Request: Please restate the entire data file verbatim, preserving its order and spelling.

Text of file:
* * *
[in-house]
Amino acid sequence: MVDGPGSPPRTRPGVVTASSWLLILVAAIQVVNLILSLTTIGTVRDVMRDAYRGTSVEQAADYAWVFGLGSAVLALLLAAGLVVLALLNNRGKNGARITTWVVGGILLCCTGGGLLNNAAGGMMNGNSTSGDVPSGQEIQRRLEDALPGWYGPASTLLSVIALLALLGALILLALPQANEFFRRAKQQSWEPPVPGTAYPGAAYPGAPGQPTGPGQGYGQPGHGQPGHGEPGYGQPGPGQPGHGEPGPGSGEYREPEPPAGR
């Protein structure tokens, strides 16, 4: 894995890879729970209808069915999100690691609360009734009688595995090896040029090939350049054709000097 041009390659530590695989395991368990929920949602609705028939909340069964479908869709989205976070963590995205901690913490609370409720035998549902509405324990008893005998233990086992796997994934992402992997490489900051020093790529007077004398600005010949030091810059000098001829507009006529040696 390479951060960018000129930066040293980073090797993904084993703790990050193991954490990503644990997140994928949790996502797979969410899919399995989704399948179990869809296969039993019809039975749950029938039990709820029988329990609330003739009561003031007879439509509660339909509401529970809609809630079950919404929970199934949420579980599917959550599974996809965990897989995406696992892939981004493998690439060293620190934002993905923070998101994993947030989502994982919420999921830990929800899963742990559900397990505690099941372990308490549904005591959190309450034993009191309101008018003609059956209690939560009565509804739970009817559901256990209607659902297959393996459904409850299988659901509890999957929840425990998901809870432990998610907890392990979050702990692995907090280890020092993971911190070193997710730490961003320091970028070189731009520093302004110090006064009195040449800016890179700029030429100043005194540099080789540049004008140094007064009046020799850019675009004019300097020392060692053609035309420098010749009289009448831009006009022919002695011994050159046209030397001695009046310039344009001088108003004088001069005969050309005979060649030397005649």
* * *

[in-house]
Amino acid sequence: MVDGPGSPPRTRPGVVTASSWLLILVAAIQVVNLILSLTTIGTVRDVMRDAYRGTSVEQAADYAWVFGLGSAVLALLLAAGLVVLALLNNRGKNGARITTWVVGGILLCCTGGGLLNNAAGGMMNGNSTSGDVPSGQEIQRRLEDALPGWYGPASTLLSVIALLALLGALILLALPQANEFFRRAKQQSWEPPVPGTAYPGAAYPGAPGQPTGPGQGYGQPGHGQPGHGEPGYGQPGPGQPGHGEPGPGSGEYREPEPPAGR
């Protein structure tokens, strides 16, 4: 894995890879729970209808069915999100690691609360009734009688595995090896040029090939350049054709000097 041009390659530590695989395991368990929920949602609705028939909340069964479908869709989205976070963590995205901690913490609370409720035998549902509405324990008893005998233990086992796997994934992402992997490489900051020093790529007077004398600005010949030091810059000098001829507009006529040696 390479951060960018000129930066040293980073090797993904084993703790990050193991954490990503644990997140994928949790996502797979969410899919399995989704399948179990869809296969039993019809039975749950029938039990709820029988329990609330003739009561003031007879439509509660339909509401529970809609809630079950919404929970199934949420579980599917959550599974996809965990897989995406696992892939981004493998690439060293620190934002993905923070998101994993947030989502994982919420999921830990929800899963742990559900397990505690099941372990308490549904005591959190309450034993009191309101008018003609059956209690939560009565509804739970009817559901256990209607659902297959393996459904409850299988659901509890999957929840425990998901809870432990998610907890392990979050702990692995907090280890020092993971911190070193997710730490961003320091970028070189731009520093302004110090006064009195040449800016890179700029030429100043005194540099080789540049004008140094007064009046020799850019675009004019300097020392060692053609035309420098010749009289009448831009006009022919002695011994050159046209030397001695009046310039344009001088108003004088001069005969050309005979060649030397005649």